command reads the list of monitored peers from persistent storage and
sends an SM_NOTIFY request to the NSM service on each listed remote peer.
It uses the
mon_name

string as the destination.
To identify which host has rebooted, the
sm-notify

command normally sends
my_name

string recorded when that remote was monitored.
The remote
rpc.statd

matches incoming SM_NOTIFY requests using this string,
or the caller’s network address,
to one or more peers on its own monitor list.

If
rpc.statd

does not find a peer on its monitor list that matches
an incoming SM_NOTIFY request,
the notification is not forwarded to the local lock manager.
In addition, each peer has its own
NSM state number,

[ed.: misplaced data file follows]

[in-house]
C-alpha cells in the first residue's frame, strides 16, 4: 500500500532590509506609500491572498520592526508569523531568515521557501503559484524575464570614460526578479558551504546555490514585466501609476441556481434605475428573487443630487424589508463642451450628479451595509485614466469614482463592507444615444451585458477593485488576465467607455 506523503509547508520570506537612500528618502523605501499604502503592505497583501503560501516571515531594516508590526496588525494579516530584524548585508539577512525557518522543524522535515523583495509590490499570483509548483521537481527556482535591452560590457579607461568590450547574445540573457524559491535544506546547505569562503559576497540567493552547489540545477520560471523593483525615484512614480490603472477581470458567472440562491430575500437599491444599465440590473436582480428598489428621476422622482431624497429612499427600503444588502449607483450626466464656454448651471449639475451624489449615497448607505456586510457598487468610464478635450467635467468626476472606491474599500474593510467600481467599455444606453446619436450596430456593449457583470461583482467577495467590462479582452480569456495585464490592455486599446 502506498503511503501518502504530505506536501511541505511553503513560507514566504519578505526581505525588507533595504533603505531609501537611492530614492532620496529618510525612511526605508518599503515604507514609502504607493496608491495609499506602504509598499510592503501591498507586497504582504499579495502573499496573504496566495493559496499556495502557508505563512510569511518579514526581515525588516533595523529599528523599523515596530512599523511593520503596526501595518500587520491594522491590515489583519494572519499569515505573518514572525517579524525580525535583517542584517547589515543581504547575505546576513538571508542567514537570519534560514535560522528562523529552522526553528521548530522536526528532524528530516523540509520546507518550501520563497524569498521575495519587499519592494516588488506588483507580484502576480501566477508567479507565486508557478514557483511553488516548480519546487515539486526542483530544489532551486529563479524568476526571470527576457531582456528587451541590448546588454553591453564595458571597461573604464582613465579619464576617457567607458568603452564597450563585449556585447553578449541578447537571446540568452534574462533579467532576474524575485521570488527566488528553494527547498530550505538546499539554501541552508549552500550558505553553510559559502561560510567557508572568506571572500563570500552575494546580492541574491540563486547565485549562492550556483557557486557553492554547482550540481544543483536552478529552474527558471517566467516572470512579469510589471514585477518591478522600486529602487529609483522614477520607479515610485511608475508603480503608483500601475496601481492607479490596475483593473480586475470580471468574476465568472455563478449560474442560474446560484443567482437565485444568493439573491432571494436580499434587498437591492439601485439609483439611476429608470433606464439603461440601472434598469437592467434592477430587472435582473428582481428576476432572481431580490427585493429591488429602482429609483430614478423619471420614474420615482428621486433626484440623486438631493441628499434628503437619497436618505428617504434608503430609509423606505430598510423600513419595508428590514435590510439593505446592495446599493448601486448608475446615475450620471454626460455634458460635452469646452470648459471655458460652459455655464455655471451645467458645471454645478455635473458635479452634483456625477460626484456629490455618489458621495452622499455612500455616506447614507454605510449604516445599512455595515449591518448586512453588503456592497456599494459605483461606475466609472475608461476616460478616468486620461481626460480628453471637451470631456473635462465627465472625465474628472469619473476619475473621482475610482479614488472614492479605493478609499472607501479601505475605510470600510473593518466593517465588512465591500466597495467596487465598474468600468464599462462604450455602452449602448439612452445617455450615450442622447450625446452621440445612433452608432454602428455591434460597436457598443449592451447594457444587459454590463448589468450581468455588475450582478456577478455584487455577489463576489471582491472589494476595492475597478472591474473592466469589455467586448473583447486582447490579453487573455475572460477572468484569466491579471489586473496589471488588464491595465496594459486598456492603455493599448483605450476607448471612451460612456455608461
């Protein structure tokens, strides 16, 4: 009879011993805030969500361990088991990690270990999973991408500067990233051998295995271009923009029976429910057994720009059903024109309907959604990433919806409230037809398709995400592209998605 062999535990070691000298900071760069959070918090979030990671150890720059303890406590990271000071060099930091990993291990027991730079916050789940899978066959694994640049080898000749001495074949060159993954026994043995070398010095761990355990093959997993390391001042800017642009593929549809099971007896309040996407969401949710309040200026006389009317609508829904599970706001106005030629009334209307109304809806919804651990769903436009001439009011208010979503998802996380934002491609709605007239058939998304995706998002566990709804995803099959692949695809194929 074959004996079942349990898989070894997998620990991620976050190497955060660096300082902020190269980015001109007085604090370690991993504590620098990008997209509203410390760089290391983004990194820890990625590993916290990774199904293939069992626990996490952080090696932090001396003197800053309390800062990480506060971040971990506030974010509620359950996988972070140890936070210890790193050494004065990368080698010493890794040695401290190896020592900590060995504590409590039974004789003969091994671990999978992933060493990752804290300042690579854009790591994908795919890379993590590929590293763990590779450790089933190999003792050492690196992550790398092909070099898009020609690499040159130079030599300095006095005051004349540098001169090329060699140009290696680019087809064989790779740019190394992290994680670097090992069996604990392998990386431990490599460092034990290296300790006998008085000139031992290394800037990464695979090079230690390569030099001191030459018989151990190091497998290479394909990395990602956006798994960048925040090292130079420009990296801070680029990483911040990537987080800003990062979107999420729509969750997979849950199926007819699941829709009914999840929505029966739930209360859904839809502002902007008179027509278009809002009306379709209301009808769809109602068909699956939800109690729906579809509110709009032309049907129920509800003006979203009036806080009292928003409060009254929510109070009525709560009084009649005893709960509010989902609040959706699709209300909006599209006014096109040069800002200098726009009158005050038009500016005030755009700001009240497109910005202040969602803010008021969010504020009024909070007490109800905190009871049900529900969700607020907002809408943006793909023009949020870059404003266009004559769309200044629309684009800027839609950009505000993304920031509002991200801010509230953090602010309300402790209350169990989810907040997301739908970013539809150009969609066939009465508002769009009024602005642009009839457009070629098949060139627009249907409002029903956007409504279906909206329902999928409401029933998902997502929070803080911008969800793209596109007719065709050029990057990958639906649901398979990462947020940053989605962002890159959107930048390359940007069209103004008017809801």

a 32-bit integer that is bumped after each reboot by the
sm-notify

command.
rpc.statd

uses this number to distinguish between actual reboots
and replayed notifications.

Part of NFS lock recovery is rediscovering
which peers need to be monitored again.
The
sm-notify

command clears the monitor list on persistent storage after each reboot.
 

OPTIONS


-d


Keeps
sm-notify

attached to its controlling terminal and running in the foreground
so that notification progress may be monitored directly.

-f


Send notifications even if
sm-notify

has already run since the last system reboot.

-m retry-time


Specifies the length of time, in minutes, to continue retrying
notifications to unresponsive hosts.
If this option is not specified,
sm-notify

attempts to send notifications for 15 minutes.
Specifying a value of 0 causes
sm-notify

to continue sending notifications to unresponsive peers